Advances in Applied Clifford Algebras     Hybrid Journal   (Followers: 3, SJR: 0.319, h-index: 15)
Advances in Atmospheric Sciences     Hybrid Journal   (Followers: 34, SJR: 0.959, h-index: 44)
Advances in Computational Mathematics     Hybrid Journal   (Followers: 15, SJR: 1.255, h-index: 44)
Advances in Contraception     Hybrid Journal   (Followers: 2)
Advances in Data Analysis and Classification     Hybrid Journal   (Followers: 52, SJR: 1.113, h-index: 14)
Advances in Gerontology     Partially Free   (Followers: 8, SJR: 0.141, h-index: 3)
Advances in Health Sciences Education     Hybrid Journal   (Followers: 23, SJR: 1.397, h-index: 42)
Advances in Manufacturing     Hybrid Journal   (Followers: 3, SJR: 0.2, h-index: 4)
Advances in Polymer Science     Hybrid Journal   (Followers: 40, SJR: 0.637, h-index: 89)
Advances in Therapy     Hybrid Journal   (Followers: 5, SJR: 0.79, h-index: 44)
Aegean Review of the Law of the Sea and Maritime Law     Hybrid Journal   (Followers: 7)
Aequationes Mathematicae     Hybrid Journal   (Followers: 2, SJR: 0.882, h-index: 23)
Aerobiologia     Hybrid Journal   (Followers: 1, SJR: 0.511, h-index: 36)
Aesthetic Plastic Surgery     Hybrid Journal   (Followers: 8, SJR: 0.821, h-index: 49)
African Archaeological Review     Hybrid Journal   (Followers: 14, SJR: 0.612, h-index: 24)
Afrika Matematika     Hybrid Journal   (Followers: 1, SJR: 0.248, h-index: 6)
AGE     Hybrid Journal   (Followers: 7, SJR: 1.358, h-index: 33)
Ageing Intl.     Hybrid Journal   (Followers: 7, SJR: 0.337, h-index: 10)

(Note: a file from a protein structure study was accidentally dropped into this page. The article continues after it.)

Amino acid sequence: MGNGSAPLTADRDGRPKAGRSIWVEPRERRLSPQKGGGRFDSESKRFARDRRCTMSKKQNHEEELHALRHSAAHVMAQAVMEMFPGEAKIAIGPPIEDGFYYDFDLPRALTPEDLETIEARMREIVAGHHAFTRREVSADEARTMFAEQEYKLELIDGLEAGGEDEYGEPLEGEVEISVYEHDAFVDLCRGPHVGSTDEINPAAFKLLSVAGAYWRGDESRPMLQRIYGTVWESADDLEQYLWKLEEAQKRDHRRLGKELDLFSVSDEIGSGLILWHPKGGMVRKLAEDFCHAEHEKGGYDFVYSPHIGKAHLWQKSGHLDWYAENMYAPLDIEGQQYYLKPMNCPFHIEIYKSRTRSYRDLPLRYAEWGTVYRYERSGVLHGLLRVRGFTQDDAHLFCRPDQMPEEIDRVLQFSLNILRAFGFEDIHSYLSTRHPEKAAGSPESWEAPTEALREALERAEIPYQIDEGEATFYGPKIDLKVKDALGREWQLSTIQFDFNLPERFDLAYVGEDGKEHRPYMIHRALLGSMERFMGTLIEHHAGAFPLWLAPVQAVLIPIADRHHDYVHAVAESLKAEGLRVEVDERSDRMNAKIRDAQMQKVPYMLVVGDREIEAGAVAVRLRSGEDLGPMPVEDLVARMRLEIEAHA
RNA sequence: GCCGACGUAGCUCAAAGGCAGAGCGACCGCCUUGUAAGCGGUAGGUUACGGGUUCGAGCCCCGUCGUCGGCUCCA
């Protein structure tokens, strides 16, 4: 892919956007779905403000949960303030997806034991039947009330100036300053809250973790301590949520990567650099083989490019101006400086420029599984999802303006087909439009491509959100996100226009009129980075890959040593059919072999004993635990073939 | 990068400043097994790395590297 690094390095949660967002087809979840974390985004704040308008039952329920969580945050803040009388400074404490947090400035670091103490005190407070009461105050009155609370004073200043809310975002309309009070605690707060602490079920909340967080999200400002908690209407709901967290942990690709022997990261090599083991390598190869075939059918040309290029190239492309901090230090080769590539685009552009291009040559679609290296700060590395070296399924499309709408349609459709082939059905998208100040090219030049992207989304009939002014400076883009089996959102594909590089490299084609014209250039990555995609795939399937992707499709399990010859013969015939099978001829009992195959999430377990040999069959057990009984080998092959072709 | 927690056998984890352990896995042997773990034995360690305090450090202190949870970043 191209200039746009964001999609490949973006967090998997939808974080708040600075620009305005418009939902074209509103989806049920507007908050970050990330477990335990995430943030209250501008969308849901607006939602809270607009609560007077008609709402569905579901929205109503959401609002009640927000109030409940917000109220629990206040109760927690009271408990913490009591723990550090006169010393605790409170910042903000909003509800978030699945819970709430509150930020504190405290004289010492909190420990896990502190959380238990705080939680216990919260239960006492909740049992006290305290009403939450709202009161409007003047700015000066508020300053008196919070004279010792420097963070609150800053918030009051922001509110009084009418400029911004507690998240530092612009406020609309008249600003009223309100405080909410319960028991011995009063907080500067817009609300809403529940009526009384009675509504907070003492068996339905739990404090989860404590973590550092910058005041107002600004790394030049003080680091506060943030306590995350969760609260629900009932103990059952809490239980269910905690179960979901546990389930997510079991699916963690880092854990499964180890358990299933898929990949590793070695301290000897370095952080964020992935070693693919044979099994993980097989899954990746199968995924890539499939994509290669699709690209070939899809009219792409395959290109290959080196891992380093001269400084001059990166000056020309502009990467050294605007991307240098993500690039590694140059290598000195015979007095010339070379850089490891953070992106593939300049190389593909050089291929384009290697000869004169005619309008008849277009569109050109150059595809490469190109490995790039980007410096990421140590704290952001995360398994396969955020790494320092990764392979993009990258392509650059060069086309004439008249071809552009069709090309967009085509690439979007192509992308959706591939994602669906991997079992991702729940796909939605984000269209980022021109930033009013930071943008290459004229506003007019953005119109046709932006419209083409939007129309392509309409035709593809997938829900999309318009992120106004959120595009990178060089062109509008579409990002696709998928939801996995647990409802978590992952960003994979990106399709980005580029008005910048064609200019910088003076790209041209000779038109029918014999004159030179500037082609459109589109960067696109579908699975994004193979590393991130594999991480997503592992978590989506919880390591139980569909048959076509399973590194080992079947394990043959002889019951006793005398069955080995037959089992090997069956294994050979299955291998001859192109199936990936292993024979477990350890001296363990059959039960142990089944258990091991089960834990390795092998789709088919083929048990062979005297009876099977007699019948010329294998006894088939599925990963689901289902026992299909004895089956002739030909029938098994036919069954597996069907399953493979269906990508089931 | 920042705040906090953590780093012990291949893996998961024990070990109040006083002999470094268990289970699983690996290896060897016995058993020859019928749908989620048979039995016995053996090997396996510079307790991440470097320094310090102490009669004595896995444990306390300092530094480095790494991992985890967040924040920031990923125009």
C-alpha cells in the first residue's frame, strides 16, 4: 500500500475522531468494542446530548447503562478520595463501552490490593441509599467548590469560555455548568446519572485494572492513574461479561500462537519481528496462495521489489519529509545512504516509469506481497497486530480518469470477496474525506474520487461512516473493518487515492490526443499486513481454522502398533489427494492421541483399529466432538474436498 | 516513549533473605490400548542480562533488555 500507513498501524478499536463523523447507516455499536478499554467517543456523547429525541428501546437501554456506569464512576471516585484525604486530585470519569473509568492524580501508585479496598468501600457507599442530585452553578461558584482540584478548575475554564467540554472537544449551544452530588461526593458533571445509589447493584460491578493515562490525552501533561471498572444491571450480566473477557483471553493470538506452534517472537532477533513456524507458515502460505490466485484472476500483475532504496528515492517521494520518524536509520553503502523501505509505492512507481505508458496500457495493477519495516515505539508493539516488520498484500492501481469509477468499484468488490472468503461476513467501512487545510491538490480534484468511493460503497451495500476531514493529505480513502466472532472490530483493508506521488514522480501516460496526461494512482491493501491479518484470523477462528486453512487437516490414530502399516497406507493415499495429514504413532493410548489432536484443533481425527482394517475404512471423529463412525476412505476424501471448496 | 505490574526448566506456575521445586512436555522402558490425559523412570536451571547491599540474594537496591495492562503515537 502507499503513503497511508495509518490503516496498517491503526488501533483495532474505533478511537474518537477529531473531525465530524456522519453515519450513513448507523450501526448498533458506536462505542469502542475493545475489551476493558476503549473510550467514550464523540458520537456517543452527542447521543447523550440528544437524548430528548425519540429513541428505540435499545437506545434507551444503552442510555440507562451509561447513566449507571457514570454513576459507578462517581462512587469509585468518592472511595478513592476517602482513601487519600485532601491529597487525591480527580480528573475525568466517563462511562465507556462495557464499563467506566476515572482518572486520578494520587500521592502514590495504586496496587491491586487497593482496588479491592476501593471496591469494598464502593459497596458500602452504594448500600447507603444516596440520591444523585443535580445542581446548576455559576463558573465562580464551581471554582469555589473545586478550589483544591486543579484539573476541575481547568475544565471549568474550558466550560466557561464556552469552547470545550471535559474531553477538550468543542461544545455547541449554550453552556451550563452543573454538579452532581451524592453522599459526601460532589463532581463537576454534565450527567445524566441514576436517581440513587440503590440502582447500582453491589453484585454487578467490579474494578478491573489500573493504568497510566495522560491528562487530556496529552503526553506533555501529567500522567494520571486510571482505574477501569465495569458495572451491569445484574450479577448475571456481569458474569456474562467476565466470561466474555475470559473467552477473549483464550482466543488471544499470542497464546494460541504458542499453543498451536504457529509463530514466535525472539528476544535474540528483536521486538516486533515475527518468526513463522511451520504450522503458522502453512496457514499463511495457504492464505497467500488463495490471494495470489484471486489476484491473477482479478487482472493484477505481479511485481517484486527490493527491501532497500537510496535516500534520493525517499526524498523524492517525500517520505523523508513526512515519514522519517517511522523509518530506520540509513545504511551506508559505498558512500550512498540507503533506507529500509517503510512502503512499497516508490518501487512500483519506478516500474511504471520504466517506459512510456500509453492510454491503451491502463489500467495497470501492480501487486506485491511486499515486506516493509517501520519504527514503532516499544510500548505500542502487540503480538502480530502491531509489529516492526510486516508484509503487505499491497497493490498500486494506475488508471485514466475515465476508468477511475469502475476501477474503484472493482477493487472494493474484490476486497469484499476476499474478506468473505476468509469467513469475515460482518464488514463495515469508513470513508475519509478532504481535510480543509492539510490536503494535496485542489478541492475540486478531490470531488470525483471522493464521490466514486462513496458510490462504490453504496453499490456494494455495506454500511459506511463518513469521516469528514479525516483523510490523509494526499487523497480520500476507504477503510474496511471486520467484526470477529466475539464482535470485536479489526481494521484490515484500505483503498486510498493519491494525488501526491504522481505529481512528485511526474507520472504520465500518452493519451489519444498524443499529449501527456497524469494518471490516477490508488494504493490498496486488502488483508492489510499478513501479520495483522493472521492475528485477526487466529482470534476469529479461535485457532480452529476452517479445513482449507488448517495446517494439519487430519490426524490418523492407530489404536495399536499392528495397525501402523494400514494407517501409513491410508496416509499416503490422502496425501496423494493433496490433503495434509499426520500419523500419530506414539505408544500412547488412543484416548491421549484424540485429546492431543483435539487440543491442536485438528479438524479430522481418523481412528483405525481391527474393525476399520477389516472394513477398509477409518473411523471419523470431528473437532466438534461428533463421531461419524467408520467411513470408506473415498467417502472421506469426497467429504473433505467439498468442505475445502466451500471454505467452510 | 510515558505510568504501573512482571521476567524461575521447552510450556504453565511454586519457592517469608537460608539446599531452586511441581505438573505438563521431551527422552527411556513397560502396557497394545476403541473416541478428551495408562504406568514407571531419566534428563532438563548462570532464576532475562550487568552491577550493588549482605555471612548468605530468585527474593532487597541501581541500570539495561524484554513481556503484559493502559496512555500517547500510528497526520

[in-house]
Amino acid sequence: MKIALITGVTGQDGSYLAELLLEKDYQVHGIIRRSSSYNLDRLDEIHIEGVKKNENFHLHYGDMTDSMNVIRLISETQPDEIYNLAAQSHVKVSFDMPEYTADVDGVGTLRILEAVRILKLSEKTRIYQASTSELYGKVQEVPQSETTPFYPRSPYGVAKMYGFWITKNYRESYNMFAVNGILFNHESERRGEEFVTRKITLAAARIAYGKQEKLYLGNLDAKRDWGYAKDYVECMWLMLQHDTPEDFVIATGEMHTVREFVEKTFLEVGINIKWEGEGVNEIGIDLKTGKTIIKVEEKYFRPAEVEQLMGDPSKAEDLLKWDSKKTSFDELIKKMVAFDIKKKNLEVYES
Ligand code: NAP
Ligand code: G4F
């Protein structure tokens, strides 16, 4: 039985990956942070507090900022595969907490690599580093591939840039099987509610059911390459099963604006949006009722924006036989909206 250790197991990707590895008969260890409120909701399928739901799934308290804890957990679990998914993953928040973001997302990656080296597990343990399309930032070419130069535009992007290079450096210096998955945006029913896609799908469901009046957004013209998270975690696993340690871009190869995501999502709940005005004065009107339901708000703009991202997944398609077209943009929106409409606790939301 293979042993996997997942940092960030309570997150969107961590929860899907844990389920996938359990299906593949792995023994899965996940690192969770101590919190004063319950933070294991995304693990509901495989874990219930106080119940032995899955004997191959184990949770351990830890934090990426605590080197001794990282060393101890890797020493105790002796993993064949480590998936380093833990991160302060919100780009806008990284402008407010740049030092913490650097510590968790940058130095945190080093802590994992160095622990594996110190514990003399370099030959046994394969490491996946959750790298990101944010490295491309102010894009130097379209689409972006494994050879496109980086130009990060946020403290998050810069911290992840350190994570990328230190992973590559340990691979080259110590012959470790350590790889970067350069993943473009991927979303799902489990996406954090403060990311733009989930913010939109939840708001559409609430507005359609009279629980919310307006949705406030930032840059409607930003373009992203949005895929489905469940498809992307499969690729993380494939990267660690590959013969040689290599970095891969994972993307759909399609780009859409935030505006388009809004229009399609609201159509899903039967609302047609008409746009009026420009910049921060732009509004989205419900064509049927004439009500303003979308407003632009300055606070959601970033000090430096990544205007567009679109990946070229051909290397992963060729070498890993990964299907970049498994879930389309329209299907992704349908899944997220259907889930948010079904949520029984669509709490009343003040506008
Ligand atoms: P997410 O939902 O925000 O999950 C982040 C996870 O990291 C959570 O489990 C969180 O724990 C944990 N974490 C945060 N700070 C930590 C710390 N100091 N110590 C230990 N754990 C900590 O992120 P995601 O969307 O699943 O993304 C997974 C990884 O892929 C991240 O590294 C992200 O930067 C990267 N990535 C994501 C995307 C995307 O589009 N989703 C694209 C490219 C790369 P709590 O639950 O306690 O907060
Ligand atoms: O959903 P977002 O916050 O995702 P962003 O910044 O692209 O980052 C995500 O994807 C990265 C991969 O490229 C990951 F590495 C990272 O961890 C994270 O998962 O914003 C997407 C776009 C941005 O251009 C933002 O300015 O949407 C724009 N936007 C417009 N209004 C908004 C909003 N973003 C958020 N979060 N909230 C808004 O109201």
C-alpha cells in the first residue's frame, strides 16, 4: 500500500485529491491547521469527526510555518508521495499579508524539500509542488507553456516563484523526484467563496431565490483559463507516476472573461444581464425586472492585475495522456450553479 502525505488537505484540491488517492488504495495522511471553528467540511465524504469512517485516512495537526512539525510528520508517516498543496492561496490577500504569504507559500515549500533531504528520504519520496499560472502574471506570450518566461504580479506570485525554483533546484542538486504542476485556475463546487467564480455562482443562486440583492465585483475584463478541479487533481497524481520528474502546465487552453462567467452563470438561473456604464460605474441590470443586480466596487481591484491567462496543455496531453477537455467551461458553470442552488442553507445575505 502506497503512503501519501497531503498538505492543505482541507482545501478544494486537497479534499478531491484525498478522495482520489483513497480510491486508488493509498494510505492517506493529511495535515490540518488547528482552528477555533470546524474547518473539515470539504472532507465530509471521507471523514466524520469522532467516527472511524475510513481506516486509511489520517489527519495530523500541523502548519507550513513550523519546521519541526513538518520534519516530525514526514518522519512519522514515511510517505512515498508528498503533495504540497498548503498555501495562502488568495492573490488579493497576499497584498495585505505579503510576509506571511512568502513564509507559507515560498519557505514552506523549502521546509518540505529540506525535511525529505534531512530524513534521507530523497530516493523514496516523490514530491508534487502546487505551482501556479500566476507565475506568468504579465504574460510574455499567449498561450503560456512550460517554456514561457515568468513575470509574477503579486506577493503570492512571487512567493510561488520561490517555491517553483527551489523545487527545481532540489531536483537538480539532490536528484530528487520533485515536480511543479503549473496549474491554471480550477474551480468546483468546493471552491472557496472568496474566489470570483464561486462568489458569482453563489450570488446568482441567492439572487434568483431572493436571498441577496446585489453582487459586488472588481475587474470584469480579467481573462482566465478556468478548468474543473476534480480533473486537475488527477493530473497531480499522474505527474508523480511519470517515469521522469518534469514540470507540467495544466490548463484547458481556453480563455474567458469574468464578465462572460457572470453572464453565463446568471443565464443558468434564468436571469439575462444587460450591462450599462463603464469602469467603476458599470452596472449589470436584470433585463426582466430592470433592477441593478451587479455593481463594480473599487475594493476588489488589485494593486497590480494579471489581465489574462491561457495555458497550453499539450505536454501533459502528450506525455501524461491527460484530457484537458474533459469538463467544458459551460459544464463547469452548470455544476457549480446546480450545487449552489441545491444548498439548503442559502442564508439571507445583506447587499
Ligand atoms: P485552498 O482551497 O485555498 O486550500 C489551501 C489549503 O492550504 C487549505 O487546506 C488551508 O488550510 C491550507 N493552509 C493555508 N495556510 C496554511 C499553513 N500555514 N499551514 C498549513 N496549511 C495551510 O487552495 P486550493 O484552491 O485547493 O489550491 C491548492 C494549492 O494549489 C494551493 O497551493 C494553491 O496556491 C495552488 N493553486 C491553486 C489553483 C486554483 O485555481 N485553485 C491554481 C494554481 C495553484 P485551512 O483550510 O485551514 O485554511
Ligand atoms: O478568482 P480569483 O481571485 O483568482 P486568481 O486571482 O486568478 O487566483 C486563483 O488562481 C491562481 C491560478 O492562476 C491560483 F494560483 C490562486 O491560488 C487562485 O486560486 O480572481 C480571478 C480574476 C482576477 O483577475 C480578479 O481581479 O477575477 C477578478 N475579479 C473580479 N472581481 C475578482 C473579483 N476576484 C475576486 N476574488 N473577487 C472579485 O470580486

Aggiornamenti CIO     Hybrid Journal   (Followers: 1)
Aging Clinical and Experimental Research     Hybrid Journal   (Followers: 3, SJR: 0.529, h-index: 55)
Agricultural Research     Hybrid Journal   (Followers: 3)
Agriculture and Human Values     Hybrid Journal   (Followers: 12, SJR: 1.197, h-index: 49)
Agroforestry Systems     Hybrid Journal   (Followers: 20, SJR: 0.64, h-index: 56)
Agronomy for Sustainable Development     Hybrid Journal   (Followers: 10, SJR: 1.732, h-index: 59)
AI & Society     Hybrid Journal   (Followers: 7, SJR: 0.171, h-index: 19)
AIDS and Behavior     Hybrid Journal   (Followers: 13, SJR: 2.006, h-index: 71)
Air Quality, Atmosphere & Health     Hybrid Journal   (Followers: 3, SJR: 0.706, h-index: 19)
Akupunktur & Aurikulomedizin     Full-text available via subscription   (Followers: 1)
Algebra and Logic     Hybrid Journal   (Followers: 2, SJR: 0.566, h-index: 18)
Algebra Universalis     Hybrid Journal   (Followers: 2, SJR: 0.388, h-index: 22)
Algebras and Representation Theory     Hybrid Journal   (Followers: 1, SJR: 0.868, h-index: 20)
Algorithmica     Hybrid Journal   (Followers: 7, SJR: 0.898, h-index: 56)
Allergo J.     Full-text available via subscription   (Followers: 1, SJR: 0.183, h-index: 20)
Allergo J. Intl.     Hybrid Journal   (Followers: 2)
Alpine Botany     Hybrid Journal   (Followers: 4, SJR: 0.729, h-index: 20)
ALTEX : Alternatives to Animal Experimentation     Open Access   (Followers: 3, SJR: 1.392, h-index: 32)
AMBIO     Hybrid Journal   (Followers: 14, SJR: 1.094, h-index: 87)
American J. of Cardiovascular Drugs     Hybrid Journal   (Followers: 10, SJR: 0.864, h-index: 39)
American J. of Community Psychology     Hybrid Journal   (Followers: 24, SJR: 1.237, h-index: 83)
American J. of Criminal Justice     Hybrid Journal   (Followers: 7, SJR: 0.634, h-index: 13)
American J. of Cultural Sociology     Hybrid Journal   (Followers: 11, SJR: 0.283, h-index: 3)
American J. of Dance Therapy     Hybrid Journal   (Followers: 4, SJR: 0.175, h-index: 13)
American J. of Potato Research     Hybrid Journal   (Followers: 2, SJR: 0.558, h-index: 35)
American J. of Psychoanalysis     Hybrid Journal   (Followers: 21, SJR: 0.293, h-index: 13)
American Sociologist     Hybrid Journal   (Followers: 11, SJR: 0.18, h-index: 13)
Amino Acids     Hybrid Journal   (Followers: 7, SJR: 1.362, h-index: 83)
AMS Review     Partially Free   (Followers: 4)